Please send checks to: Arizona Border Rights Foundation (put "Migrant Trail" in the memo field) P.O. Box 1286, Tucson, AZ 85702
Participation:  In an effort to respect the group experience of Migrant Trail, we are only accepting participants who can commit to walking the entire week. If you are unable to commit to the entire week, we welcome you to the sending forth ceremony on the first day, and the receiving ceremony on the last.
For more information, please contact: or call 520.770.1373
History of the Migrant Trail
The Migrant Trail: We Walk for Life was the idea of three people who decided to first do the walk in 2004 as an act of solidarity with migrants and to raise awareness about the deaths and terrible plight that migrants face. A total of 30 people completed the entire walk the first year, approximately 50 the following year, nearly 75 in 2006, 58 in 2007, 65 in 2008, 49 in 2009, and 54 in 2010. More than 100 walkers have joined the walk for the final leg into Tucson each year. Walkers come from many states and countries, and various walks of life.
Community support for the walk has been overwhelming. Meals are delivered to the walkers by numerous organizations and individuals and one church along the route has hosted the walk overnight. Each year more organizations have helped organize the walk. The walk itself has been an important community building experience with walkers organized into teams which cover all aspects of the journey. Many walkers have commented that the camaraderie experienced during the walk was the best part.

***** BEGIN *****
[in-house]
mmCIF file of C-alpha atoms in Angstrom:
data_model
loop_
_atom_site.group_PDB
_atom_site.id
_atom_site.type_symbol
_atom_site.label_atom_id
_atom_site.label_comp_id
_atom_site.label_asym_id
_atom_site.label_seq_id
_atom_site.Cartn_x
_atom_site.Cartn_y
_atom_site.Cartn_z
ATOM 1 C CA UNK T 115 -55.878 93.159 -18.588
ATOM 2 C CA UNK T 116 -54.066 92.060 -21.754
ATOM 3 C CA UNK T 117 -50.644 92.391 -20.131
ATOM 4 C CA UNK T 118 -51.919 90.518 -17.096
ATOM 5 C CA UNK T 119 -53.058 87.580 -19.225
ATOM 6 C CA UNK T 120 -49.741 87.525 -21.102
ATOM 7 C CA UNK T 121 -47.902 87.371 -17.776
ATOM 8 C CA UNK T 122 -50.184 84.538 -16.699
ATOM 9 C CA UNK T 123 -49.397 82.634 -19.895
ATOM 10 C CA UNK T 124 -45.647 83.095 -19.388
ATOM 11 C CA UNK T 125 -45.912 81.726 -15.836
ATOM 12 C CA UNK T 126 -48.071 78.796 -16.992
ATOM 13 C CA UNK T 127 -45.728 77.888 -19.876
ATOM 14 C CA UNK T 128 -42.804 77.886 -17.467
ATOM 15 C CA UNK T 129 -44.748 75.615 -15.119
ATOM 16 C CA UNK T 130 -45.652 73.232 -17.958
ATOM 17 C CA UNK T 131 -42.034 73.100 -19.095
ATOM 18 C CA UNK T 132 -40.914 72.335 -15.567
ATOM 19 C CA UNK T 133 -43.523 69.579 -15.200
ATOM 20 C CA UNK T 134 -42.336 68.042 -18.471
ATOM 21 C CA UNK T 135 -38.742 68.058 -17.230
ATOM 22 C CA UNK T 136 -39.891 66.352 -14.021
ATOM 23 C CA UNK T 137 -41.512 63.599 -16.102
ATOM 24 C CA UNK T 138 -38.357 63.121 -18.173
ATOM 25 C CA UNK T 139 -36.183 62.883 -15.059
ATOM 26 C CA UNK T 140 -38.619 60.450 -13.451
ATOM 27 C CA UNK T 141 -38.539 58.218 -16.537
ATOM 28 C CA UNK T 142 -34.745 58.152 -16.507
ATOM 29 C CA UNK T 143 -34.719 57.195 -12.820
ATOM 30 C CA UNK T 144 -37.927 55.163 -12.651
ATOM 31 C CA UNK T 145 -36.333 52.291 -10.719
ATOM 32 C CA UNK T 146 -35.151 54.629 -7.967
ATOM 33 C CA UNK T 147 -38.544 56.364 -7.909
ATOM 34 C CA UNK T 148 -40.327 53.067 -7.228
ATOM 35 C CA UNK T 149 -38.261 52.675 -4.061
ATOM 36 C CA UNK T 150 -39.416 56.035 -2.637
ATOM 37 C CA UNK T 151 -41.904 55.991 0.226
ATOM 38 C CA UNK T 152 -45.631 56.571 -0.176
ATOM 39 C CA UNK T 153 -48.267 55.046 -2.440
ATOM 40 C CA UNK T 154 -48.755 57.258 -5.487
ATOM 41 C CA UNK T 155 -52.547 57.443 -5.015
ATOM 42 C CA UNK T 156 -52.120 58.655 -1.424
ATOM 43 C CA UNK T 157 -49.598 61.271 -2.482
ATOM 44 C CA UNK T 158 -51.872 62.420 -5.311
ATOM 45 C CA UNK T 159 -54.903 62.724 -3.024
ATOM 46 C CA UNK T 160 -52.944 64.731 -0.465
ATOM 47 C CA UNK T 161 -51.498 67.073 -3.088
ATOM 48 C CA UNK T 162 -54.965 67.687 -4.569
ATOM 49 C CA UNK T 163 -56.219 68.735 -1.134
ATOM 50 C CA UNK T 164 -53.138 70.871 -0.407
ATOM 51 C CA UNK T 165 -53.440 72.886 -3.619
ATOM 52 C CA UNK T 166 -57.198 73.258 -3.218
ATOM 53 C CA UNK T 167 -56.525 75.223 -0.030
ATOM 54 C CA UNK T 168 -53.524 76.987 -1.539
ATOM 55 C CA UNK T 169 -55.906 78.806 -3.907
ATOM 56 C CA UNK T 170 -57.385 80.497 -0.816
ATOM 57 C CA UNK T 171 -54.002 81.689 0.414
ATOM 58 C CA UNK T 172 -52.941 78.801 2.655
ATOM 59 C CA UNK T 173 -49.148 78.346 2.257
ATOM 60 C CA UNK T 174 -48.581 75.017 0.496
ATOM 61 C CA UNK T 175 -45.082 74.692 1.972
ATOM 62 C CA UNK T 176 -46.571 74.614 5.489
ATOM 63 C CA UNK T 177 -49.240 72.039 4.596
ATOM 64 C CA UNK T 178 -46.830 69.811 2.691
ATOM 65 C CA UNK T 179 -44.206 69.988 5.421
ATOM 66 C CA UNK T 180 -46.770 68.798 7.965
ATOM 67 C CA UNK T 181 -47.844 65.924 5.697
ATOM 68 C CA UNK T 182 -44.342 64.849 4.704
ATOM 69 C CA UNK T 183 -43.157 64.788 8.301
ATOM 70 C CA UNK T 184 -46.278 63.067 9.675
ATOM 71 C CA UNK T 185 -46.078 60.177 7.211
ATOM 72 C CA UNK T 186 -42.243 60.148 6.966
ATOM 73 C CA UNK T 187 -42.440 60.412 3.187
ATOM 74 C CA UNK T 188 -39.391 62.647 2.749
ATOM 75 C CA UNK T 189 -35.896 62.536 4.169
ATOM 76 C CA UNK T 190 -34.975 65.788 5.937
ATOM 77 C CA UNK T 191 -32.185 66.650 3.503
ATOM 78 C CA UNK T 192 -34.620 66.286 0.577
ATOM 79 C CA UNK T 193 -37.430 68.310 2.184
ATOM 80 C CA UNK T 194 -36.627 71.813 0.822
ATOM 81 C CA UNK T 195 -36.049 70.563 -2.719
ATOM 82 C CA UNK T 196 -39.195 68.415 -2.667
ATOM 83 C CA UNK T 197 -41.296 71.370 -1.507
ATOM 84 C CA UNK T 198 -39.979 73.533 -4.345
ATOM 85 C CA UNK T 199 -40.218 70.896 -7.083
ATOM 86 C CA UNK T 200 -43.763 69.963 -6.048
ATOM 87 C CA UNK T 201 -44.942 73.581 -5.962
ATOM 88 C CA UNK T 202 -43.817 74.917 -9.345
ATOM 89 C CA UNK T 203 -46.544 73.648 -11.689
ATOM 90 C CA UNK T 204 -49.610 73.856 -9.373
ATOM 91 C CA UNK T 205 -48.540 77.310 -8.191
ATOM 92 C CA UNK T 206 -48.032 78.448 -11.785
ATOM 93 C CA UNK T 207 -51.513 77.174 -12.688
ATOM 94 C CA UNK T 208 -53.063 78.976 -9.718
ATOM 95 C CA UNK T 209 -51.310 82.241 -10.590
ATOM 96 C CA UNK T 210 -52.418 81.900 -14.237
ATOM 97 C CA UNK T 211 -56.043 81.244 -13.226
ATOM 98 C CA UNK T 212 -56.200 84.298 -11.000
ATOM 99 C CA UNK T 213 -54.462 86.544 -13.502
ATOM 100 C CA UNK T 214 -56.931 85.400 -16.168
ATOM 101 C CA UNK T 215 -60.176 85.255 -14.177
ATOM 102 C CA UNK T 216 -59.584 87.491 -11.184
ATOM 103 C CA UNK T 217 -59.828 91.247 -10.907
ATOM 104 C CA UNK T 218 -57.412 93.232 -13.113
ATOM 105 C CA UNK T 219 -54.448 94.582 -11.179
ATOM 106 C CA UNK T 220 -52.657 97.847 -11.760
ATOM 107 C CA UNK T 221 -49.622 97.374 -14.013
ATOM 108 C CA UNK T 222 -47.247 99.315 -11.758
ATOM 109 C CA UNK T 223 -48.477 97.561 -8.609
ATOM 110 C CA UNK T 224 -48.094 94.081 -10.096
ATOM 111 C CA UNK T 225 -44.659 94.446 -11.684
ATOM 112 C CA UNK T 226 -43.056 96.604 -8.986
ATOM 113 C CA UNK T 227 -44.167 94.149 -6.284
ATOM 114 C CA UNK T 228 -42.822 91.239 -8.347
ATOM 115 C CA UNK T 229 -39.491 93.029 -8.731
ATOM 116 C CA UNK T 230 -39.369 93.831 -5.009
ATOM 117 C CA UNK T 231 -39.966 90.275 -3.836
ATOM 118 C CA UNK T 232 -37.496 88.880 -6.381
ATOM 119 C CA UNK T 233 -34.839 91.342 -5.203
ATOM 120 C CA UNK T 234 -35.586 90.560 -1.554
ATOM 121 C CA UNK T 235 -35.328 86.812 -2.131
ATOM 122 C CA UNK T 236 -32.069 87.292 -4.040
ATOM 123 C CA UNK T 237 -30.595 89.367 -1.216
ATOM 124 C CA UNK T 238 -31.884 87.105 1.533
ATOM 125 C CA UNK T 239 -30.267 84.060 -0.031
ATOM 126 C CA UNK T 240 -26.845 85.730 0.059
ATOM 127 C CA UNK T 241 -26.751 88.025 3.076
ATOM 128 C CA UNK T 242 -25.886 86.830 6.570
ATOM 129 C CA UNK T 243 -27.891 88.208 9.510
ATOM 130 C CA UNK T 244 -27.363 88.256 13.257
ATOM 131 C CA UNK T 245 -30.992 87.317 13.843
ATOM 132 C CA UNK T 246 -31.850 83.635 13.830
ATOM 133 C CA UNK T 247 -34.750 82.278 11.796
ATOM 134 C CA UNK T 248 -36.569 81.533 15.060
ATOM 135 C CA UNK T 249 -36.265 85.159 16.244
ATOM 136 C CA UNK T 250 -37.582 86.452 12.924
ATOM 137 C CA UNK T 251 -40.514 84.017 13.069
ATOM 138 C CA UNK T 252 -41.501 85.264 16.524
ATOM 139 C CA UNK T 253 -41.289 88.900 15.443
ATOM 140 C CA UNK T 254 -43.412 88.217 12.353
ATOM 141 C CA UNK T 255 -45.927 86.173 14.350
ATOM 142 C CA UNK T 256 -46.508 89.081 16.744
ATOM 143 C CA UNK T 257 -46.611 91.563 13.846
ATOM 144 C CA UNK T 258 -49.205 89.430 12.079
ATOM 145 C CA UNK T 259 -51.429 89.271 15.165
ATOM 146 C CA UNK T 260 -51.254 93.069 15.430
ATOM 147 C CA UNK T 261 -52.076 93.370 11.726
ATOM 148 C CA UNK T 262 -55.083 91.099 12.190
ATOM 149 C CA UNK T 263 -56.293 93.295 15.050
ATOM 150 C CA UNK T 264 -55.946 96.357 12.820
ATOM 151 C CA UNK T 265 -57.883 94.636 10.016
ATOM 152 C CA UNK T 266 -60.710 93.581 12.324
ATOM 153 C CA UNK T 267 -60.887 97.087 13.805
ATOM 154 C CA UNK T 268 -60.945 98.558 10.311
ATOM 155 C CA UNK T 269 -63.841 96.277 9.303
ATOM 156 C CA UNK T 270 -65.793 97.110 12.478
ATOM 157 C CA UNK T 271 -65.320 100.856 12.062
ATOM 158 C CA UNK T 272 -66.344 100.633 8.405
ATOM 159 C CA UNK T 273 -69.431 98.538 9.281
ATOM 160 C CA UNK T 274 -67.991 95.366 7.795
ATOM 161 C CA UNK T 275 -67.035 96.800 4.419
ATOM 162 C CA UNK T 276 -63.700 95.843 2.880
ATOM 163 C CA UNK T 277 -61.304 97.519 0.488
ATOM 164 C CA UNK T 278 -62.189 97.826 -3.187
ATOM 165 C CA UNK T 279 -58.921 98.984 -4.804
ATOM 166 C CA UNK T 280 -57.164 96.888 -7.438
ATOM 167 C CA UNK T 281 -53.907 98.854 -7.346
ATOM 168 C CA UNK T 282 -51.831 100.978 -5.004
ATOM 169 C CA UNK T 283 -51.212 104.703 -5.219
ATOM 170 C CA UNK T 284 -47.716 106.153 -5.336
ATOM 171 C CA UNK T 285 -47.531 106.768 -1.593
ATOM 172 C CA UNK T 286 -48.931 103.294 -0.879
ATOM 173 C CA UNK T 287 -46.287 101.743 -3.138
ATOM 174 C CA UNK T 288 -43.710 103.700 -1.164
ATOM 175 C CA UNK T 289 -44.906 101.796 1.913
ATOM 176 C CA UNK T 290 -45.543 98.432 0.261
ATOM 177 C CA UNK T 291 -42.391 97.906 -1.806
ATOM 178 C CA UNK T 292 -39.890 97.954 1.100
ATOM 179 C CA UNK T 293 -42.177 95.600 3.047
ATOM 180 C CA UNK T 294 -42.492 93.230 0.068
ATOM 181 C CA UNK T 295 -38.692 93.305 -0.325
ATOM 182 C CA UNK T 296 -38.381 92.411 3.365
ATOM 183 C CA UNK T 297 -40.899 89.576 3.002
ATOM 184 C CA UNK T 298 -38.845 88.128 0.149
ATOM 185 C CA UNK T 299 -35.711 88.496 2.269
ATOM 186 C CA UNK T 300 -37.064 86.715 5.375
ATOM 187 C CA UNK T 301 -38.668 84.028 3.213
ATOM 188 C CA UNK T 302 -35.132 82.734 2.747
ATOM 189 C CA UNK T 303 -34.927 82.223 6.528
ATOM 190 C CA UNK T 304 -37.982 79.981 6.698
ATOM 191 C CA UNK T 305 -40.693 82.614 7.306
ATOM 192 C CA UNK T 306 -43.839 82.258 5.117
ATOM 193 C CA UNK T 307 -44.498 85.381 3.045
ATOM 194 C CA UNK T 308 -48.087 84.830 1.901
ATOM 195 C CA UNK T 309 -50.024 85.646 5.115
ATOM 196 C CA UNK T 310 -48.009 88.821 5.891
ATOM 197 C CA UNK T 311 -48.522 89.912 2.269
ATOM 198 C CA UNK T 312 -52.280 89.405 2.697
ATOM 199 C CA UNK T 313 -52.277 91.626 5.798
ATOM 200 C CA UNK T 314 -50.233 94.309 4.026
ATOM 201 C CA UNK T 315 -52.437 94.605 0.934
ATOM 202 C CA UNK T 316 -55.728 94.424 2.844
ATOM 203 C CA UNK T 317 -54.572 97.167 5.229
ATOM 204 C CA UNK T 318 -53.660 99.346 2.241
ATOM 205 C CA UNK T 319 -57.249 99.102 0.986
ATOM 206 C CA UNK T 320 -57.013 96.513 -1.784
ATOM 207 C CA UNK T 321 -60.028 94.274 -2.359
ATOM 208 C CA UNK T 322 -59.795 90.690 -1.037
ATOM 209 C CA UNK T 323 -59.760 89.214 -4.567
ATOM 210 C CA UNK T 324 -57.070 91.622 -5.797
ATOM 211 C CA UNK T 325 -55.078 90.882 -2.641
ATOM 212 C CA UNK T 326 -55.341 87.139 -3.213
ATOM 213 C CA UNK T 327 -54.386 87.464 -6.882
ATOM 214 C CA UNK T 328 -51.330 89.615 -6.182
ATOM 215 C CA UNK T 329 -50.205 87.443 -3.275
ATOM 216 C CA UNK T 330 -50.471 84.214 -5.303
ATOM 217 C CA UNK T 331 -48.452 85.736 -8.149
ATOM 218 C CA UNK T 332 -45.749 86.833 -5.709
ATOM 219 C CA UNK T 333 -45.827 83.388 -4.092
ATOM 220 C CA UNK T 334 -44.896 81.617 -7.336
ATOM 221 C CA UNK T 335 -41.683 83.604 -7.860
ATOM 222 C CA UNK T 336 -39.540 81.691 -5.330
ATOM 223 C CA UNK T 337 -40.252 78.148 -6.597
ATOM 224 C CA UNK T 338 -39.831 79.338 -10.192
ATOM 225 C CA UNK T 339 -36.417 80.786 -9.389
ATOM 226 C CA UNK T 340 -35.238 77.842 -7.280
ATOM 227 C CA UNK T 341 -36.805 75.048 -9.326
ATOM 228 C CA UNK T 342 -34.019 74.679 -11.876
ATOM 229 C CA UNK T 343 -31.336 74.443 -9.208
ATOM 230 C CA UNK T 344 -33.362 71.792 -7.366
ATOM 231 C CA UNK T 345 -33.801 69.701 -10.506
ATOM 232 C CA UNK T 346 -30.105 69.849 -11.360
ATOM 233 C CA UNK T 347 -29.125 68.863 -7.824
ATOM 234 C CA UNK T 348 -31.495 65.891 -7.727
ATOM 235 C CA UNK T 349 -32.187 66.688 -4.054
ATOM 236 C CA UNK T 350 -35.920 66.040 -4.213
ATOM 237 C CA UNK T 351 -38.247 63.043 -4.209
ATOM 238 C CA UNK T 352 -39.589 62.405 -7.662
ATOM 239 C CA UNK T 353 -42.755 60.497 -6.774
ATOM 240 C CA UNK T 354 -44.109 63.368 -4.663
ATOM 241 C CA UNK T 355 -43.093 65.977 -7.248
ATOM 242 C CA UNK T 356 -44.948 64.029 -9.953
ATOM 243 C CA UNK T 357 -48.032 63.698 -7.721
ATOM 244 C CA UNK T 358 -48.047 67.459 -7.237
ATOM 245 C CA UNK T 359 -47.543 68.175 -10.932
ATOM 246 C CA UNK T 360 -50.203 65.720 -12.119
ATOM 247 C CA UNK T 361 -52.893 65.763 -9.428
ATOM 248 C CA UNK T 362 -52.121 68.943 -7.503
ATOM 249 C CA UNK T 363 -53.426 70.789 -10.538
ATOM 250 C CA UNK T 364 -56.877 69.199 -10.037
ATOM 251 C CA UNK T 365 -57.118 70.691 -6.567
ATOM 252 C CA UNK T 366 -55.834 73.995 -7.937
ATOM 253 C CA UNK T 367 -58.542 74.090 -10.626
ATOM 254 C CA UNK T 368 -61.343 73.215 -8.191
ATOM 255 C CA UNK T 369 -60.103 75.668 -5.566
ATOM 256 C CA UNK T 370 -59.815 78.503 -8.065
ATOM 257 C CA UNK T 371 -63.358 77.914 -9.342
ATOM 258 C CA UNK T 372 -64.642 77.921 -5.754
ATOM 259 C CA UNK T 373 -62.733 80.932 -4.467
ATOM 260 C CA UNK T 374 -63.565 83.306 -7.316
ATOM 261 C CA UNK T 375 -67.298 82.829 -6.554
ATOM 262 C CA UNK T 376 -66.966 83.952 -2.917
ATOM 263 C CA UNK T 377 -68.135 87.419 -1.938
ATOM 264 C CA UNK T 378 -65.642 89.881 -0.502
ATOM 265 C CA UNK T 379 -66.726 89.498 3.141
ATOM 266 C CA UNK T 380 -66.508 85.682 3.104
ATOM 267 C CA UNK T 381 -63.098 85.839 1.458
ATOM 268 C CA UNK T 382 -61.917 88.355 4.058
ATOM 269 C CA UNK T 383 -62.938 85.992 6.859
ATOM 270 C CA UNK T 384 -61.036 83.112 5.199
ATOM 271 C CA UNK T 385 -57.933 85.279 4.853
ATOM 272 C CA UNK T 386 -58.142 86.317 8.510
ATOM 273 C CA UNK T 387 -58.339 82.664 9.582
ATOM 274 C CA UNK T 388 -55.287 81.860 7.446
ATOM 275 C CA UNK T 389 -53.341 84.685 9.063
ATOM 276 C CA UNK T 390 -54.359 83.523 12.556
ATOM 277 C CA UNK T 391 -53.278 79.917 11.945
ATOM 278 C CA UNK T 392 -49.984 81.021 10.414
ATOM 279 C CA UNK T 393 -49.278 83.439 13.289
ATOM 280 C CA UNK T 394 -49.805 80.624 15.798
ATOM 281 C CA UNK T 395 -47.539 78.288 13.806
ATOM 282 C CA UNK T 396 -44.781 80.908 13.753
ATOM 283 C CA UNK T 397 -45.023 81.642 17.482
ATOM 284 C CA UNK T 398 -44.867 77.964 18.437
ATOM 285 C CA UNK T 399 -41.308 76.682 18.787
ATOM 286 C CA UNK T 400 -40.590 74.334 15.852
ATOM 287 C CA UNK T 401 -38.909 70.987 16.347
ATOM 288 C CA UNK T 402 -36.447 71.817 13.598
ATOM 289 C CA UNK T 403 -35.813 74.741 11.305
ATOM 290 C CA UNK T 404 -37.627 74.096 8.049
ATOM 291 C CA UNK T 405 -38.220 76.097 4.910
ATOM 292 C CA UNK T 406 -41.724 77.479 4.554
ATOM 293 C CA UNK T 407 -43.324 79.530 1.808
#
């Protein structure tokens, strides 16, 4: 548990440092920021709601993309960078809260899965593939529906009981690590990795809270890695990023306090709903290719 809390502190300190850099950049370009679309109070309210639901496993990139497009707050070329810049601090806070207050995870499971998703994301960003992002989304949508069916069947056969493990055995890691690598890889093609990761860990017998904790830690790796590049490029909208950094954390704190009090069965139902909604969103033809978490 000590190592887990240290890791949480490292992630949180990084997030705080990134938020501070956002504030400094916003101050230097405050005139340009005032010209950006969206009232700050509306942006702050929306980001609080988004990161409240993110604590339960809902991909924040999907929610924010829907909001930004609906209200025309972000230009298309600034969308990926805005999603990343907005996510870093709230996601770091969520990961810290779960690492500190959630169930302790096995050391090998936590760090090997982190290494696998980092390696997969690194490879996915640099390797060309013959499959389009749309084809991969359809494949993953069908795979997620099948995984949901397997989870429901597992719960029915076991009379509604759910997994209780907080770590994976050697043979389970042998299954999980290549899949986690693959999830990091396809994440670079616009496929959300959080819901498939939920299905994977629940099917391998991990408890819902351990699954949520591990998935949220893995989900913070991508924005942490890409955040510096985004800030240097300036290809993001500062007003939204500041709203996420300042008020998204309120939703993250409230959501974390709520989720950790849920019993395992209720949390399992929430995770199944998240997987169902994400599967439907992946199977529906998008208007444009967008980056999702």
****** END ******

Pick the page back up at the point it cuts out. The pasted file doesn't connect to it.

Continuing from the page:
The Migrant Trail is not intended to simulate the experience migrants face as they cross the gauntlet of death. Walkers are accompanied by support vehicles, unlimited food and water, and medical attention: things that the migrants themselves desperately lack. However, by walking 75 miles in the hot summer sun we try to make a small contribution that will some day lead to change on the border. No one should be forced to risk their life in order to provide for their family.